GUEST ESSAY: One Iranian American wrestles with ‘Xerxes’ and ‘300’
As reported at Hero Complex, Frank Miller is well underway with “Xerxes,” a follow-up to the graphic novel “300,” and filmmaker Zack Snyder is also laboring on a screen adaptation that would take moviegoers back to the battlefields of antiquity shown in the 2007 surprise Warner Bros. hit.
That first film touched off international debate: Iranian President Mahmoud Ahmadinejad bitterly denounced it, and the Iranian Academy of the Arts filed a formal complaint through the United Nations that framed the movie as nothing less than an attack on the historical identity of a nation — especially with its portrayal of Xerxes (portrayed by Brazilian actor Rodrigo Santoro) as leering and androgynous and the Persian army as a demonic horde. Now, with a looming companion comics series and probable feature film on the horizon, are we ready for another round of the East-versus-West fight?
Round 2,500 is set to begin — ding! — as Miller’s new graphic novel, hits bookstores next year and, eventually, movie theaters. As an Iranian American, I am sadly right in the middle of this never-ending conflict. Can we ever find reconciliation in this battle seemingly set for infinity and beyond?
After all, the two sides have waged justified and glorified war for 2,500 years, without lasting security and prosperity. Surely, there must be another path. Sadly, entertainment has become a leader in exalting the false achievements of violence. To get a sense of how “Xerxes” might interpret my tribal history, I recently watched director Snyder’s “300” for a second time. One scene in particular caught my attention: As a Persian antagonist talks down to the Spartan queen, she replies, “Only Spartan women give birth to real men.” (By the way, please excuse my interchangeable use of the words “Persian” and “Iranian” as references to one cultural group. My grandfathers will still be my grandfathers, whether I call them “Iranian” or “Persian.”)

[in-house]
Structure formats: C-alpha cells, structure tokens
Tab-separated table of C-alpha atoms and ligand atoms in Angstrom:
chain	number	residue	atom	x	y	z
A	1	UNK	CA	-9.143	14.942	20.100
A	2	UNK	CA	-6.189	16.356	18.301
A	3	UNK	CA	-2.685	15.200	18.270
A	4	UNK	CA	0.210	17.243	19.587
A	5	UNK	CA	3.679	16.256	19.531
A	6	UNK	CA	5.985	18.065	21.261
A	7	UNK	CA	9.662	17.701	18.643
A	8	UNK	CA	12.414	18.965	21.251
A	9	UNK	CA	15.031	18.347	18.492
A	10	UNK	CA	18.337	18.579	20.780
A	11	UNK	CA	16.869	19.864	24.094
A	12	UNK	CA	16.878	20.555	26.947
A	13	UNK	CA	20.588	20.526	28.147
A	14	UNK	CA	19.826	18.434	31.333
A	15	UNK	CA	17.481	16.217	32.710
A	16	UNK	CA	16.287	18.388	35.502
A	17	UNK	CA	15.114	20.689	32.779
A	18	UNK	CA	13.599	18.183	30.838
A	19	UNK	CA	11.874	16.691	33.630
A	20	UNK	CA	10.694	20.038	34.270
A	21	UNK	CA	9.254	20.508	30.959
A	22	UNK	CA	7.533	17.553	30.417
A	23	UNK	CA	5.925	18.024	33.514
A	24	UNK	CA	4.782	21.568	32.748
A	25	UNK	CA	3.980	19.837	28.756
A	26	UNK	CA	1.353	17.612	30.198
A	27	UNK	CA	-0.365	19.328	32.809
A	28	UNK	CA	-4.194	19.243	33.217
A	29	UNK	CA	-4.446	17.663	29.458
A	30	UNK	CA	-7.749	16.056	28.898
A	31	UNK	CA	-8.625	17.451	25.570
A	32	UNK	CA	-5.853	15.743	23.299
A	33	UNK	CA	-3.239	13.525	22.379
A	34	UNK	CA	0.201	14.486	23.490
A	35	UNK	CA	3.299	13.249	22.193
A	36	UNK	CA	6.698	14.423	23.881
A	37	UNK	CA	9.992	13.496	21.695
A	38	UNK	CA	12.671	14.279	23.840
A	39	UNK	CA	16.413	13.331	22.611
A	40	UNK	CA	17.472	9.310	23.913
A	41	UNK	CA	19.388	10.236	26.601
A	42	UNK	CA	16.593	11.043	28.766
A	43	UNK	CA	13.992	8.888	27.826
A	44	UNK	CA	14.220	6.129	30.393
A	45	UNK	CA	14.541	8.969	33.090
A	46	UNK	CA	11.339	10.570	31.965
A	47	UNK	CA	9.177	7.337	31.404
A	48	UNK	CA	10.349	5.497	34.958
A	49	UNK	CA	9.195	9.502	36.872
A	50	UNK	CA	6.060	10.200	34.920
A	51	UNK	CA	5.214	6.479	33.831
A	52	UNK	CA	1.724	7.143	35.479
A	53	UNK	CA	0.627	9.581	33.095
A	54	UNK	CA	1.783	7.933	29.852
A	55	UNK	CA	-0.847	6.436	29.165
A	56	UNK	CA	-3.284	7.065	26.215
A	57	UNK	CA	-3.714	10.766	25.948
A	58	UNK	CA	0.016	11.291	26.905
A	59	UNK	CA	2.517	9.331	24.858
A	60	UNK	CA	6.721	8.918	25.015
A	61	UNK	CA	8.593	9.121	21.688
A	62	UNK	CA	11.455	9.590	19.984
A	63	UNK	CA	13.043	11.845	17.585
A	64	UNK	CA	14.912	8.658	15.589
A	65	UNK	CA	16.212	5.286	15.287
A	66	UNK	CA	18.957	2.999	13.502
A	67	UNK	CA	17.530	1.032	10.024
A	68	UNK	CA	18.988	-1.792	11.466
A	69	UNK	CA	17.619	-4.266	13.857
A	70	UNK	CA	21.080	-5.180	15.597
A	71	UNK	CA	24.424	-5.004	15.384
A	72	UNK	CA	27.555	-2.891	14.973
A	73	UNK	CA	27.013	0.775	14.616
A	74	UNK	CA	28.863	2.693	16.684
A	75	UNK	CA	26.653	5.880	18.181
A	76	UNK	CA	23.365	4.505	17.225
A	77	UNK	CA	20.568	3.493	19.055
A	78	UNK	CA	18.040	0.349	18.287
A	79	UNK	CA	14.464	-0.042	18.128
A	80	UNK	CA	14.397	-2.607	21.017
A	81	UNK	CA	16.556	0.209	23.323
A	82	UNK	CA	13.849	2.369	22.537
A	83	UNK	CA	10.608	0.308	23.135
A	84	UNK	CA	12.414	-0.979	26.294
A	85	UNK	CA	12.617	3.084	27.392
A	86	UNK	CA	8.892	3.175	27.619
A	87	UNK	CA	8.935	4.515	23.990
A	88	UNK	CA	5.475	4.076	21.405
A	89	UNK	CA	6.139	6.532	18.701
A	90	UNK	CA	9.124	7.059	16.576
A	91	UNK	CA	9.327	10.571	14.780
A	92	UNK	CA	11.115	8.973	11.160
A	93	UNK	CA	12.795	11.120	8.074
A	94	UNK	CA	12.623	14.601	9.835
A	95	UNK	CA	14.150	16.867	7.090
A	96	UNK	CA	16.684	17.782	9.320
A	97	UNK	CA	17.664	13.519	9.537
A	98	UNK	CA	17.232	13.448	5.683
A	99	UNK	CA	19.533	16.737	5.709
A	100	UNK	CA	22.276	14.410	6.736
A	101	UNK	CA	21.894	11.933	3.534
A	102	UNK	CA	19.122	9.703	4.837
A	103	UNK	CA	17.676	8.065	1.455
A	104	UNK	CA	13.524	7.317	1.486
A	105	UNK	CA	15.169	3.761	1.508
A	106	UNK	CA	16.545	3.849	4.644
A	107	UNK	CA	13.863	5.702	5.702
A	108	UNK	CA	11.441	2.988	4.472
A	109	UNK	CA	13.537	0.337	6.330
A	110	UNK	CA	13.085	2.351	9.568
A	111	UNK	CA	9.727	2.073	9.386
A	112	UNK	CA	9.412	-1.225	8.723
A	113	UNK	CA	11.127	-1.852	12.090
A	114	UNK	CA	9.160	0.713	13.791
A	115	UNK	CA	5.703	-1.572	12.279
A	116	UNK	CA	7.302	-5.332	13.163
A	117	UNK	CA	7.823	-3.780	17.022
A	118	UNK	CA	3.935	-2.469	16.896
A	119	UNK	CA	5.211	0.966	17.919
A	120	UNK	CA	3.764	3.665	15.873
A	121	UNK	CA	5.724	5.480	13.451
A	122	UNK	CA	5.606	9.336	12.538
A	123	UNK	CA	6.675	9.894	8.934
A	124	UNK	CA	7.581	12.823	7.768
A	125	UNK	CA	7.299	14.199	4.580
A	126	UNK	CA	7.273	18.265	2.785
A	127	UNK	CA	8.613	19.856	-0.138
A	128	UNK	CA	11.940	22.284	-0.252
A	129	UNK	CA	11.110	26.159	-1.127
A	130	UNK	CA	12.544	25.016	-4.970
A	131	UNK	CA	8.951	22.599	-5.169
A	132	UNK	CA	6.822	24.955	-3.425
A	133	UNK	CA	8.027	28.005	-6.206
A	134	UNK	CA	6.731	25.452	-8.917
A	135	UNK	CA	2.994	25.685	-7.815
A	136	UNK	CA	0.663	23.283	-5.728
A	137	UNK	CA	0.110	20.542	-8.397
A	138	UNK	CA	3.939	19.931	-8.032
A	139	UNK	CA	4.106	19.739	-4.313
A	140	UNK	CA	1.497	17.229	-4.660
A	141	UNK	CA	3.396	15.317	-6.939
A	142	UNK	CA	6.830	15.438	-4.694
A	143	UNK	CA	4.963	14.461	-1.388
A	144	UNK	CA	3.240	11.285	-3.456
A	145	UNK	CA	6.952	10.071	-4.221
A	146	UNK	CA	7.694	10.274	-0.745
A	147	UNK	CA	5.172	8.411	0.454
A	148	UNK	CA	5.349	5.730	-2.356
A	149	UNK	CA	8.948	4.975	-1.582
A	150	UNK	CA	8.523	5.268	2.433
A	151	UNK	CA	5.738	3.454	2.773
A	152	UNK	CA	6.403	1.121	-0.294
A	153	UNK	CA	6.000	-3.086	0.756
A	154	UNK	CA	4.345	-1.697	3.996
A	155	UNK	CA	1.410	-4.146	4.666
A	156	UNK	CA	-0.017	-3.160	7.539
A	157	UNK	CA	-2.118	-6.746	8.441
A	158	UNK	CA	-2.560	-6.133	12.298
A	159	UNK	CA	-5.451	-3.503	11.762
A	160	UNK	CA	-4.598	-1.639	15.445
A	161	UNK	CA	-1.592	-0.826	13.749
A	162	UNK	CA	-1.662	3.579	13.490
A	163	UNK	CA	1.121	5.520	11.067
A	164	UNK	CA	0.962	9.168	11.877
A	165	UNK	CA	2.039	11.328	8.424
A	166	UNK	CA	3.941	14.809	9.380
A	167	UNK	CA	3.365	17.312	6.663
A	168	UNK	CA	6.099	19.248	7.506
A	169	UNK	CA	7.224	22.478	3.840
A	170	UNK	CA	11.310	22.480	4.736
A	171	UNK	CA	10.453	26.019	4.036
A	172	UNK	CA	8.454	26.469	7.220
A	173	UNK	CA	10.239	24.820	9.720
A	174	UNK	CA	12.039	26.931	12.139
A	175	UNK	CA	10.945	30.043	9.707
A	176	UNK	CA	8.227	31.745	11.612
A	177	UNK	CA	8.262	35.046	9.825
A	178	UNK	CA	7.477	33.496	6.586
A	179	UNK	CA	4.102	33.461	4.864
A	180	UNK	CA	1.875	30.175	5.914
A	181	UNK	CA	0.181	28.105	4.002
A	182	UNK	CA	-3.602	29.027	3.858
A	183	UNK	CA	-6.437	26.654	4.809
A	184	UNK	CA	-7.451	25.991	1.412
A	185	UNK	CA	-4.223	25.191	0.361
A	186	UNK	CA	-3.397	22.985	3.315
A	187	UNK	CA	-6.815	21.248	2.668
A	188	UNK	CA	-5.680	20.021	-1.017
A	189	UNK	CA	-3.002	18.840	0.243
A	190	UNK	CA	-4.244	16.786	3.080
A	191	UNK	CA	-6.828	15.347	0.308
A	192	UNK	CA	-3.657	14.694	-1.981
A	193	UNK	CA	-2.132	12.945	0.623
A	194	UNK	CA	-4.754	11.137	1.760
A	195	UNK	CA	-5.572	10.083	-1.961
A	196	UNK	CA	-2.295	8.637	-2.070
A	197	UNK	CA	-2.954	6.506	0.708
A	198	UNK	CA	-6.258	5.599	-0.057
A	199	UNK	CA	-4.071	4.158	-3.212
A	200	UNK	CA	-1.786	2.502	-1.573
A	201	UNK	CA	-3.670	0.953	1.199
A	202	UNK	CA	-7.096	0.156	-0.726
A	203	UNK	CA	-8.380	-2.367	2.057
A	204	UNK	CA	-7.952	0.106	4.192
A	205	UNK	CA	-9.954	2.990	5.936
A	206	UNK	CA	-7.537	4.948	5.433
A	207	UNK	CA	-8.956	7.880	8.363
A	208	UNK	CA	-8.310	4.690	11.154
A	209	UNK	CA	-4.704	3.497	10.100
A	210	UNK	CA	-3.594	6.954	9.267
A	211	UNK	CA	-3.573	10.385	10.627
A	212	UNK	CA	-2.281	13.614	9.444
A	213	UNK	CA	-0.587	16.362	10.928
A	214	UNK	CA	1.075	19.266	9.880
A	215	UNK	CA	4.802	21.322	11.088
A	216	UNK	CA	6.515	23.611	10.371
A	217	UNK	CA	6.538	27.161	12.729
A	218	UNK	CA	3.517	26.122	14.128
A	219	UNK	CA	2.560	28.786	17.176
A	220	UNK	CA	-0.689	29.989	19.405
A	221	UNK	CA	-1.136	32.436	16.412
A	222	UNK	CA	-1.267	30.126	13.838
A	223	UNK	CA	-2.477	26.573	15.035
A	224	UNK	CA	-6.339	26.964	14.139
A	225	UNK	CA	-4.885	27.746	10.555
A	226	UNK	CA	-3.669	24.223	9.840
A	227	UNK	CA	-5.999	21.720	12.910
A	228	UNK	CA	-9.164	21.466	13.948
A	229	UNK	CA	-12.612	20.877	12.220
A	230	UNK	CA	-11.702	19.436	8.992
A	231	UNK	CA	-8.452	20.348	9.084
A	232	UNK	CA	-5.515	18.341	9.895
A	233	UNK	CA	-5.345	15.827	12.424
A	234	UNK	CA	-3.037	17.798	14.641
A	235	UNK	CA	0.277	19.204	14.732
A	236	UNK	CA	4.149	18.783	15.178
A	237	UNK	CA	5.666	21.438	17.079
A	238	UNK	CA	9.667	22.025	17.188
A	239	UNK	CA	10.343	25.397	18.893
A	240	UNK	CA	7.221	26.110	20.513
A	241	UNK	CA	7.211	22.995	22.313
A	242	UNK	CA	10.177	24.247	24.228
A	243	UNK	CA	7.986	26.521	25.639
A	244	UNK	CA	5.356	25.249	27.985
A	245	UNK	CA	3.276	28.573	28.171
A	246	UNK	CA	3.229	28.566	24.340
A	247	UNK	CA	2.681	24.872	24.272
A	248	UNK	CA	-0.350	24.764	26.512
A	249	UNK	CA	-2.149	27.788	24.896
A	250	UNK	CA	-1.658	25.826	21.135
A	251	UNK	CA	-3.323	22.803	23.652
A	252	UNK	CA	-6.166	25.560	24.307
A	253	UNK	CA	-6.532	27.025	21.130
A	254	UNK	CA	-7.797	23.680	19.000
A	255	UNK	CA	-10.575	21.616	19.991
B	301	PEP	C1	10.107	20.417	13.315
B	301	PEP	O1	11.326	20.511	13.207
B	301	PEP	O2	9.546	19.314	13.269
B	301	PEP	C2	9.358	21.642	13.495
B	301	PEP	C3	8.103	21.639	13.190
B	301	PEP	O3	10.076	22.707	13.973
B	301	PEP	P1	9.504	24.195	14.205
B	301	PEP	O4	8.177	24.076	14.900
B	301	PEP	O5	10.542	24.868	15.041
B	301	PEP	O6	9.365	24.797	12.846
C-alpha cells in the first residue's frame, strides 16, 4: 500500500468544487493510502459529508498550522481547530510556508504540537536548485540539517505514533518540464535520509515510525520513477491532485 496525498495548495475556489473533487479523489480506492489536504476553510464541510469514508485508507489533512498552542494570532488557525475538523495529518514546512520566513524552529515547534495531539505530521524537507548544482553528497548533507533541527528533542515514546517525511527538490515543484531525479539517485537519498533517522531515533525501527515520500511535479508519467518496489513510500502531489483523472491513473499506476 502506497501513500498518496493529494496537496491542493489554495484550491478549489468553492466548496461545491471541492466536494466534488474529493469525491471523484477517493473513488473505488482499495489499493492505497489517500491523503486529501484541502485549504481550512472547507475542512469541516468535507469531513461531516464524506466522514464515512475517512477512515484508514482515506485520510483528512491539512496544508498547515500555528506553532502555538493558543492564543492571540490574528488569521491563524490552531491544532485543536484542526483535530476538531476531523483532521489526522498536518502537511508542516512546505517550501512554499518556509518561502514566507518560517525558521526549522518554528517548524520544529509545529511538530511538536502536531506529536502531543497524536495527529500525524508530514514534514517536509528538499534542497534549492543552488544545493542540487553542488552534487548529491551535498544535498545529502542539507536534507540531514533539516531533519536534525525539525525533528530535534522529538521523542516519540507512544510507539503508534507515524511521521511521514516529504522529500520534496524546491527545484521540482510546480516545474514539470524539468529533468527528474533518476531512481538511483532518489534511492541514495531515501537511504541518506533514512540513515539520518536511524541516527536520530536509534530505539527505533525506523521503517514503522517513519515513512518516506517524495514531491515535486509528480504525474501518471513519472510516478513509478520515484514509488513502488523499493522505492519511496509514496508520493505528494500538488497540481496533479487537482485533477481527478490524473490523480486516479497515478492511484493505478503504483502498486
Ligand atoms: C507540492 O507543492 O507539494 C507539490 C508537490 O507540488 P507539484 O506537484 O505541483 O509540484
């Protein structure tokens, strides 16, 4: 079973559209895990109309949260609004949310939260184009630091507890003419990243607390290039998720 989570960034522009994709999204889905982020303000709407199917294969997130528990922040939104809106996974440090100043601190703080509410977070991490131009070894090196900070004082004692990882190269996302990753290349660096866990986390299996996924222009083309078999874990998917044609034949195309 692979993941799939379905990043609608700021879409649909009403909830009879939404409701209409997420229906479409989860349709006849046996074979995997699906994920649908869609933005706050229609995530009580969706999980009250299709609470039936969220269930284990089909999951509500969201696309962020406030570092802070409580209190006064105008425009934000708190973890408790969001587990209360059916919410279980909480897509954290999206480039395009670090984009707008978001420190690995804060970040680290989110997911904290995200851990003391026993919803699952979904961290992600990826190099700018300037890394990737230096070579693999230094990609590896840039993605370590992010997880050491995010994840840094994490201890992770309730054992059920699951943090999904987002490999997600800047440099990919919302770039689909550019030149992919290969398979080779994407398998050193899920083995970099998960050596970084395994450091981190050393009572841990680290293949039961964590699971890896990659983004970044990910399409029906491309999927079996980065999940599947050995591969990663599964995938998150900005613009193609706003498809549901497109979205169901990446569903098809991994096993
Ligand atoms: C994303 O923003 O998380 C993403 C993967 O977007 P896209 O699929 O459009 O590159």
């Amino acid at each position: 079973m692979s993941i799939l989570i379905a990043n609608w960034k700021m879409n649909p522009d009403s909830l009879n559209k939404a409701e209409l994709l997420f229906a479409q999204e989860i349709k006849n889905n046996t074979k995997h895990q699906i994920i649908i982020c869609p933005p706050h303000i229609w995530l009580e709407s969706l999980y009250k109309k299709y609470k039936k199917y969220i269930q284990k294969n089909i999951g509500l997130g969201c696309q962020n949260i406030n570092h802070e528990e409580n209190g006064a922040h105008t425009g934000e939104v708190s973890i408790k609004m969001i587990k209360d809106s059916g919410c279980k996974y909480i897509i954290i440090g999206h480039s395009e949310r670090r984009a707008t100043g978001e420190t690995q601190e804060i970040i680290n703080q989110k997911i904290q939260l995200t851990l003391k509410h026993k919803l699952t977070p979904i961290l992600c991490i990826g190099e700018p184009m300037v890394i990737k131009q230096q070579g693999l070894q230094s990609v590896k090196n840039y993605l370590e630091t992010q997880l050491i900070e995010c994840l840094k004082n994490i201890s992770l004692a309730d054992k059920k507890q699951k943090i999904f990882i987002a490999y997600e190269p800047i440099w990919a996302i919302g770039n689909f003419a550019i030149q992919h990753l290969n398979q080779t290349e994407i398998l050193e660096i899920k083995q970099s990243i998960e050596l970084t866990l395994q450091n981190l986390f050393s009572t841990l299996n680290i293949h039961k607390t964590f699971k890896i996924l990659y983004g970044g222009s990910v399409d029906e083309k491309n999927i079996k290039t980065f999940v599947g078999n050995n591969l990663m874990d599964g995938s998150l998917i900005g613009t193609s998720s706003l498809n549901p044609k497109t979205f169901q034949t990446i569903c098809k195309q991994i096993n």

I thought about that scene and was ashamed to know that women in Iran today live as second-class citizens. But as I sank into my couch, a saving memory of Iranian women nonviolently and courageously resisting on the front lines of last year’s street protests turned my shame into hope. After the questionable Iranian elections of 2009, I personally witnessed the civil force of the Iranian protesters and their potential in ending the Mideast’s violent imperial and home-grown exploitations. Millions risked their lives for liberty without an ounce of violence in return — in the spirit of Mahatma Gandhi, who said, “I will sacrifice my life for my country’s liberty, but I will not take one life in her defense.” One of those protesters, Neda, a 25-year-old woman, died with the heart of a lion in front of our YouTube eyes.
As I dreadfully consumed the Spartan queen’s line, I wondered what type of man Neda would have given birth to. And as I continued viewing “300,” I began to resist the movie’s depiction of Iranian women as deviant sexual teasers pimped out by their King Xerxes. When a “300” protagonist yelled, “Persians, you motherless whores,” I yelled back, “My mother is Neda!”